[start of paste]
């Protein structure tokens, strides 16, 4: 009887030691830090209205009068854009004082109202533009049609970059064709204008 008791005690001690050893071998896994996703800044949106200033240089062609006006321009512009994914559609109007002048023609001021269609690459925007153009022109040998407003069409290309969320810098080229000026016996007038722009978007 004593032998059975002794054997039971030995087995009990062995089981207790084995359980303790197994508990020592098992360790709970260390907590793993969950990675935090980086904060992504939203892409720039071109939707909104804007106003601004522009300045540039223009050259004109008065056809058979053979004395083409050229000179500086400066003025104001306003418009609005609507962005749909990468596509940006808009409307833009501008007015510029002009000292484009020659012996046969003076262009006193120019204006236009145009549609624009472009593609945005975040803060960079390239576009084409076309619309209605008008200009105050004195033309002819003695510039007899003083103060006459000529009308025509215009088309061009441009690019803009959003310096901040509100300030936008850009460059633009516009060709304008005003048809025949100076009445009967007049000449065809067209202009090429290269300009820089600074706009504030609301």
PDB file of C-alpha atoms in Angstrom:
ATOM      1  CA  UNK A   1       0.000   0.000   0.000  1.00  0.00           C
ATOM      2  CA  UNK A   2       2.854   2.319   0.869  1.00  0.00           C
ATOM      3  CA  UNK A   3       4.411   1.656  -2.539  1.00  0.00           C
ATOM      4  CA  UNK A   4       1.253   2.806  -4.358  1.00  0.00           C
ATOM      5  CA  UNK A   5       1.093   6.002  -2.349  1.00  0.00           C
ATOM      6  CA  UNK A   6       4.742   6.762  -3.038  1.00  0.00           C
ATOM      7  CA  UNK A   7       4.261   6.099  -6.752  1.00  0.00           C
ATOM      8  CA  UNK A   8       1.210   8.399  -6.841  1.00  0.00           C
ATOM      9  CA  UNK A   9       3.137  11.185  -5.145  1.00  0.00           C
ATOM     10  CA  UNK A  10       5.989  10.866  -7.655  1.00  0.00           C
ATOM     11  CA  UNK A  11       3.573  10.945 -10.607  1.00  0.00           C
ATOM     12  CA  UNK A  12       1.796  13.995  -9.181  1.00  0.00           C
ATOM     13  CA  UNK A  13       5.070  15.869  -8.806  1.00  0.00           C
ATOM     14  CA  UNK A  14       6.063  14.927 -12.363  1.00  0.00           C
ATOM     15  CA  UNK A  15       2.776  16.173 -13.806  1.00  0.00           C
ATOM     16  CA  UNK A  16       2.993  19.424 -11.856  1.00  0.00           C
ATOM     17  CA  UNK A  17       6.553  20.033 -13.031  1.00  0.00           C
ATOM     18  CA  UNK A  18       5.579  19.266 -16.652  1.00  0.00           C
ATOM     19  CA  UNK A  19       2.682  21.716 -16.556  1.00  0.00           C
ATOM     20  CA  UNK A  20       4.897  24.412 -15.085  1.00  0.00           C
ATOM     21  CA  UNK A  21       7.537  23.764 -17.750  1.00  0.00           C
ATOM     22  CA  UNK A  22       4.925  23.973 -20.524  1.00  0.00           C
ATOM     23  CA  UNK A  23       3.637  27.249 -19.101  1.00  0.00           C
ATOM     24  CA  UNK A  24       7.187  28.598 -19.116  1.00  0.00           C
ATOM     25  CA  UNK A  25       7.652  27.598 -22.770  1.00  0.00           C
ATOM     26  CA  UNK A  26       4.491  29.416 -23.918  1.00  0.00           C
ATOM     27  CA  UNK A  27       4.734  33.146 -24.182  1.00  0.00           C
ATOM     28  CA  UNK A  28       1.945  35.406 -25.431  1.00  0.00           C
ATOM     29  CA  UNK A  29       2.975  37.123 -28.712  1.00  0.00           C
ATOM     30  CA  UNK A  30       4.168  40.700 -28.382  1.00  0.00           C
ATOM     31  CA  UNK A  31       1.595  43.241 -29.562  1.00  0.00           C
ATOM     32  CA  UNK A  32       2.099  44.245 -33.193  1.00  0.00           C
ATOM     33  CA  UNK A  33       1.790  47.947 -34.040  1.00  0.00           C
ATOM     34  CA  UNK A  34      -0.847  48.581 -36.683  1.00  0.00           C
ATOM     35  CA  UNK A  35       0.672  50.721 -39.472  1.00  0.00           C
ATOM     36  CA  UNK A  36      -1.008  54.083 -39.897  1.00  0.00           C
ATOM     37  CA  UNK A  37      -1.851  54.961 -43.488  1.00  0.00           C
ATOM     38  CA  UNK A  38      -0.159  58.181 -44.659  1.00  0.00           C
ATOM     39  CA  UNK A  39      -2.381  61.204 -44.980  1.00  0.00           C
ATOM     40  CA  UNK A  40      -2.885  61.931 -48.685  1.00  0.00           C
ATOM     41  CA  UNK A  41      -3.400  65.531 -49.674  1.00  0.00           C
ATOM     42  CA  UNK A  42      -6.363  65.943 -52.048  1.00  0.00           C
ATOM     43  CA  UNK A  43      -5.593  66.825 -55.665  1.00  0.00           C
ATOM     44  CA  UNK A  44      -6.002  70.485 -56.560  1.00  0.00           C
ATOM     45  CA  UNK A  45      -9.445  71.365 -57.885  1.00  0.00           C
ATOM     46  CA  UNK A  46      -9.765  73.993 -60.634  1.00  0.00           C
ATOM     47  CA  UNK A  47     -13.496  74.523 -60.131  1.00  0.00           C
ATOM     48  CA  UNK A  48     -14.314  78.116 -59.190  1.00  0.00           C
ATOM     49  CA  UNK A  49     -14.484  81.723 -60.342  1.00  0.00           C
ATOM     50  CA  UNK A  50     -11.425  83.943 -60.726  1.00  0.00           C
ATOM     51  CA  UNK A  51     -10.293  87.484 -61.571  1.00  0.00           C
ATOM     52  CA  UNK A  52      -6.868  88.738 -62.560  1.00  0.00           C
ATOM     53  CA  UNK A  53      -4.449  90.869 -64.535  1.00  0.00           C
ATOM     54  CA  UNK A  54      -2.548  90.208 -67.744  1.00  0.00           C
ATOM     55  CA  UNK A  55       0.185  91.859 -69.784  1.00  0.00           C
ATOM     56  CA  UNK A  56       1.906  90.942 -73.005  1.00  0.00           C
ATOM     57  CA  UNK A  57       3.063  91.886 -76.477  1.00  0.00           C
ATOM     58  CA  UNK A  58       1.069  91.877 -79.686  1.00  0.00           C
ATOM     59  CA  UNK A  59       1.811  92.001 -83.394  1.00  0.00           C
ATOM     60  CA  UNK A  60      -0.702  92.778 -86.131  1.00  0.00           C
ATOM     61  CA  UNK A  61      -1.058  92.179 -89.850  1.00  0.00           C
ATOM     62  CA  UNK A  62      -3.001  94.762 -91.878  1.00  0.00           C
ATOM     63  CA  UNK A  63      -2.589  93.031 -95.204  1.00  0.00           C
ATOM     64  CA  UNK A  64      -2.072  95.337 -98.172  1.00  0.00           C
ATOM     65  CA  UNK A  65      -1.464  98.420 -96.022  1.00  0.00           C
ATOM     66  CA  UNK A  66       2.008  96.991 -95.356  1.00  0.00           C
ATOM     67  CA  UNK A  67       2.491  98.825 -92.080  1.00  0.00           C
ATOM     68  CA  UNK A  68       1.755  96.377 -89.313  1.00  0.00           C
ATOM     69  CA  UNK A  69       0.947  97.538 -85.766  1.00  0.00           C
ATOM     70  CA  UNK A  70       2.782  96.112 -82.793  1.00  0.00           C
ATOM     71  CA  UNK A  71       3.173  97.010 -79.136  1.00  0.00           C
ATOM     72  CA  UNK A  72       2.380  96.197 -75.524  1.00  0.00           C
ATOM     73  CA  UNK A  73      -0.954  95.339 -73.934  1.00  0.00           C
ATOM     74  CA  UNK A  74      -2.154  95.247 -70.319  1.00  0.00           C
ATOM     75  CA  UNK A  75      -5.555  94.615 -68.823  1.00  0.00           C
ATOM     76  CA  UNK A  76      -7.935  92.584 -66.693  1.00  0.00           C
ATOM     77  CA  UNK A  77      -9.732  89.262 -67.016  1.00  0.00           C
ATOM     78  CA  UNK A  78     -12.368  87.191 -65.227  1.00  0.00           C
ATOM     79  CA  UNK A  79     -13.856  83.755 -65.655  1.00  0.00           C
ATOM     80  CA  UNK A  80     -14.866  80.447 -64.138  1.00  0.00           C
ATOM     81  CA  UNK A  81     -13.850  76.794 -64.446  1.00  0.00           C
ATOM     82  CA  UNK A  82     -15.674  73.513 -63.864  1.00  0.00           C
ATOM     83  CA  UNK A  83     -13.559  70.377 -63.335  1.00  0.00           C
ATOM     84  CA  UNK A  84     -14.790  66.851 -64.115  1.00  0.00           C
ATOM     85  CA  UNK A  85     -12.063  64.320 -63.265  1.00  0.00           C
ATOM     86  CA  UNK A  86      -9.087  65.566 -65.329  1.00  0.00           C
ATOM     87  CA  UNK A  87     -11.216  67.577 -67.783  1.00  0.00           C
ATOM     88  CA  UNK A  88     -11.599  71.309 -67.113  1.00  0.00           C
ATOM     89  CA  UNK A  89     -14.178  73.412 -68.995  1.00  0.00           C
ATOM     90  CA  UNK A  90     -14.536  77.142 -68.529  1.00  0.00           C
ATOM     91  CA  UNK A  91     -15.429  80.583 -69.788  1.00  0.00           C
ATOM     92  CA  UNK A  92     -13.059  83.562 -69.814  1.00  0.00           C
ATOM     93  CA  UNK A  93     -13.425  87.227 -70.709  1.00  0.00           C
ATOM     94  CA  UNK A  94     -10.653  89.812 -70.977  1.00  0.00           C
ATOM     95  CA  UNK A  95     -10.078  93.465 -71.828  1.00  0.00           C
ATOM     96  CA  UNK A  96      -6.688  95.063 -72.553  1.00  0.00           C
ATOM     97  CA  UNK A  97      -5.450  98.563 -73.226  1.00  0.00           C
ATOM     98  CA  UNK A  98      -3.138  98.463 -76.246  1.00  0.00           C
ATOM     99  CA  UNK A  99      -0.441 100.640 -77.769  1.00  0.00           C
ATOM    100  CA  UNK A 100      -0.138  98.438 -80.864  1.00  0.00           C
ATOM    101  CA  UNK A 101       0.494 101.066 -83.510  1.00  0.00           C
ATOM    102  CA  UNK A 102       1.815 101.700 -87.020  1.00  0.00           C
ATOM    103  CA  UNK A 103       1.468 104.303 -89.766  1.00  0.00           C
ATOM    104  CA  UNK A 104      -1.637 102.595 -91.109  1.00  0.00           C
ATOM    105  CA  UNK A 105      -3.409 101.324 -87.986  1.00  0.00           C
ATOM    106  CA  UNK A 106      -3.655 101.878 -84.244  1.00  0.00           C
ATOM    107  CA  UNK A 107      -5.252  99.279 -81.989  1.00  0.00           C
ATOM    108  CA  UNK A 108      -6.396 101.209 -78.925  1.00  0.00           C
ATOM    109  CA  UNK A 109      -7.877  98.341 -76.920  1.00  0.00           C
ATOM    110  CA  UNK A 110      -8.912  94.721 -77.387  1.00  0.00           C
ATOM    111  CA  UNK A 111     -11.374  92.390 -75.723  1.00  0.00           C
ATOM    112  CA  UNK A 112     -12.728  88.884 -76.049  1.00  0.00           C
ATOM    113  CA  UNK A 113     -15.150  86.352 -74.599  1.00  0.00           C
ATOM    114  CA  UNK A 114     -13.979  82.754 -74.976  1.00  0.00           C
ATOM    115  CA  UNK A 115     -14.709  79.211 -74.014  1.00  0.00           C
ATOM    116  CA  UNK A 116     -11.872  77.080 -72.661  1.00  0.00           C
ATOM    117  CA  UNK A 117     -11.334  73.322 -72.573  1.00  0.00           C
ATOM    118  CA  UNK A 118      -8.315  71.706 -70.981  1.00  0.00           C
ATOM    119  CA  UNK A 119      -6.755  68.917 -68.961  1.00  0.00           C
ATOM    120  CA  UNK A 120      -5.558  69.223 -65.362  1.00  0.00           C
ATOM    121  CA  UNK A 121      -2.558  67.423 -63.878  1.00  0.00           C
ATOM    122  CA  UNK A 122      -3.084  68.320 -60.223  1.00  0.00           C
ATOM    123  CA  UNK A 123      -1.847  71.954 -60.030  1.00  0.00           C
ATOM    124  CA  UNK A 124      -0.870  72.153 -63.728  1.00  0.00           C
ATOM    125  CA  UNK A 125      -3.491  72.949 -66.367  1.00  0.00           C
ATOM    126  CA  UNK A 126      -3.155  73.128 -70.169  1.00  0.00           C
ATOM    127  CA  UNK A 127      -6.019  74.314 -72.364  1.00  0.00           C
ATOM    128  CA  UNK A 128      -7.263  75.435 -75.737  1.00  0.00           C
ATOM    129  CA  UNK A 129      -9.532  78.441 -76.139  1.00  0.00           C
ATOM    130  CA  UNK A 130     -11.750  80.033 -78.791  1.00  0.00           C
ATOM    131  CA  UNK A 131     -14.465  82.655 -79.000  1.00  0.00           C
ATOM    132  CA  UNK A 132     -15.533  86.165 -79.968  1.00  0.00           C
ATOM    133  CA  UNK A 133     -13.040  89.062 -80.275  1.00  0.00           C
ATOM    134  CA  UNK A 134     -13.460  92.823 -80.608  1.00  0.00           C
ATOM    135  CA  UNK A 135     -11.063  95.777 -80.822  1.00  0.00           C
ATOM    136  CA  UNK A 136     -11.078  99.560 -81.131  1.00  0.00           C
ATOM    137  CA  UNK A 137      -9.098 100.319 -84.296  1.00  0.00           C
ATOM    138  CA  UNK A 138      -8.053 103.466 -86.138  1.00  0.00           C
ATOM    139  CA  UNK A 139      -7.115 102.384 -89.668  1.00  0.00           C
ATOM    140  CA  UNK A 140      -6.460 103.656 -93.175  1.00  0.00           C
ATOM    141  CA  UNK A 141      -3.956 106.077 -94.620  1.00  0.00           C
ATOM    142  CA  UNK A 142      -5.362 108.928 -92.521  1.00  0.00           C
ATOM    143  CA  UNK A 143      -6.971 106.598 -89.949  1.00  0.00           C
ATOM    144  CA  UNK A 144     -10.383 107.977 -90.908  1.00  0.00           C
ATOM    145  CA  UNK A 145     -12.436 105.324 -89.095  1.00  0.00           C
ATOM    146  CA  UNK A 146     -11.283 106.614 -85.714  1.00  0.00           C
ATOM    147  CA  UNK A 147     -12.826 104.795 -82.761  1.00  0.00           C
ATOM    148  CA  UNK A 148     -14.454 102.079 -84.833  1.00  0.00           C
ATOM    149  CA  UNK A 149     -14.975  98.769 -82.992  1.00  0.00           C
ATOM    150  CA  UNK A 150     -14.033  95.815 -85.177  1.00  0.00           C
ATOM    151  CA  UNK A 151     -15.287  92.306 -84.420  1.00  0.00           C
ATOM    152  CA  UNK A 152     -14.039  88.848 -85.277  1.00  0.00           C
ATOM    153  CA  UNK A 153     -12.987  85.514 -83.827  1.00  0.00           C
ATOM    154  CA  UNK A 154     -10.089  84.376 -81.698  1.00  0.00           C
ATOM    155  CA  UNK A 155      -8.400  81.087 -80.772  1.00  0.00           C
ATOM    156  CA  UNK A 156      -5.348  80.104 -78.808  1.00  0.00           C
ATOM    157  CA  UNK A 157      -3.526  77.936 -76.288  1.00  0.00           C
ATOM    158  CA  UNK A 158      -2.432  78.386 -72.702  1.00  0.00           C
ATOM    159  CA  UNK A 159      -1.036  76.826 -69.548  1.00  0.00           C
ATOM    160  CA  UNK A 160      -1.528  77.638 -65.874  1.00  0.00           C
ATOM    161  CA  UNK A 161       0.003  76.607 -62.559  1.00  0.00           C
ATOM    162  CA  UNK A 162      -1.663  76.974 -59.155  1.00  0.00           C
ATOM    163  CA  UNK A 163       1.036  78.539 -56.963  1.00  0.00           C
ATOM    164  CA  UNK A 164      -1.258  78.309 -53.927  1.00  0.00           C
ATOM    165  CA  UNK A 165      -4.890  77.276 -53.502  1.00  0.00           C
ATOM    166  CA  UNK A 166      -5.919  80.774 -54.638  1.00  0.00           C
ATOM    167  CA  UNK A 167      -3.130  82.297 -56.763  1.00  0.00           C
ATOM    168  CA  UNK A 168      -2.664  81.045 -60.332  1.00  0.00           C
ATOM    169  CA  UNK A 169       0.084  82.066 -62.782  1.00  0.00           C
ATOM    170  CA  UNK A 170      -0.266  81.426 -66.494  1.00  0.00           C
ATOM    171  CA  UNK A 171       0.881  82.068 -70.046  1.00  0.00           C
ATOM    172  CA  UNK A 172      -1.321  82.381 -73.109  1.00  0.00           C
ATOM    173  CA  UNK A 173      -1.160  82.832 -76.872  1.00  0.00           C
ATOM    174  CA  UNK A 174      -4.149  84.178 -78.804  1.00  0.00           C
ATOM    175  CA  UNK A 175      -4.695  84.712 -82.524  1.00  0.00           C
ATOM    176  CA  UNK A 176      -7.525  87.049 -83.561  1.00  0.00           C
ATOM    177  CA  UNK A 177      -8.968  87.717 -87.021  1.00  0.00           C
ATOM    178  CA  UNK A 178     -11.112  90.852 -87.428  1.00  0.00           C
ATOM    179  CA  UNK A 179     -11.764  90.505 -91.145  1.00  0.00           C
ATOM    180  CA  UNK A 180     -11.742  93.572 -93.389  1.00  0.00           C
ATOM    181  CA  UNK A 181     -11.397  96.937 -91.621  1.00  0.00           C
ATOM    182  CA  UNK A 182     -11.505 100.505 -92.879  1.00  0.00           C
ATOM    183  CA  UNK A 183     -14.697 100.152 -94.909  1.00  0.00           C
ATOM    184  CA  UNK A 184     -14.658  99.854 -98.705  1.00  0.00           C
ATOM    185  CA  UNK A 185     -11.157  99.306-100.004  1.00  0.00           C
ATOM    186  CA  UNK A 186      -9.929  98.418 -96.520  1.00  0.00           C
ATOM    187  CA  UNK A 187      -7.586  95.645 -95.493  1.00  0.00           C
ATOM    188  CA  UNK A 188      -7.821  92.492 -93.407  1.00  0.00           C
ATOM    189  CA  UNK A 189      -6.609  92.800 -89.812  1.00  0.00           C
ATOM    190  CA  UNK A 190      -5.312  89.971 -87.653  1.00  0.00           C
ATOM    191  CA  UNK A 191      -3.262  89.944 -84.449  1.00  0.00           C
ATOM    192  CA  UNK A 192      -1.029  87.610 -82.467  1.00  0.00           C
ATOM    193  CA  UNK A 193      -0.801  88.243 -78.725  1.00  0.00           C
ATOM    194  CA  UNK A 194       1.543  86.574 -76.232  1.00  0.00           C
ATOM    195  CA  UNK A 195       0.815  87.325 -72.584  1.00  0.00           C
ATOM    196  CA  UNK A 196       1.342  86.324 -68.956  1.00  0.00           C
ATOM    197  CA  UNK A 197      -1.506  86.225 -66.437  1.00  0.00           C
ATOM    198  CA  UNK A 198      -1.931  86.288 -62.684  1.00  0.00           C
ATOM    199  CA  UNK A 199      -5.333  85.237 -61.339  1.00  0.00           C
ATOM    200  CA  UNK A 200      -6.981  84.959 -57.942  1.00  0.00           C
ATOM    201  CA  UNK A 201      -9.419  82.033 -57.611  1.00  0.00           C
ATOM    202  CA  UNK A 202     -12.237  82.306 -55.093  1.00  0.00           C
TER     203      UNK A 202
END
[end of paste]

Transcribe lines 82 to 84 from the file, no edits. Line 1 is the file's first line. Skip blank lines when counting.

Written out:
ATOM     80  CA  UNK A  80     -14.866  80.447 -64.138  1.00  0.00           C
ATOM     81  CA  UNK A  81     -13.850  76.794 -64.446  1.00  0.00           C
ATOM     82  CA  UNK A  82     -15.674  73.513 -63.864  1.00  0.00           C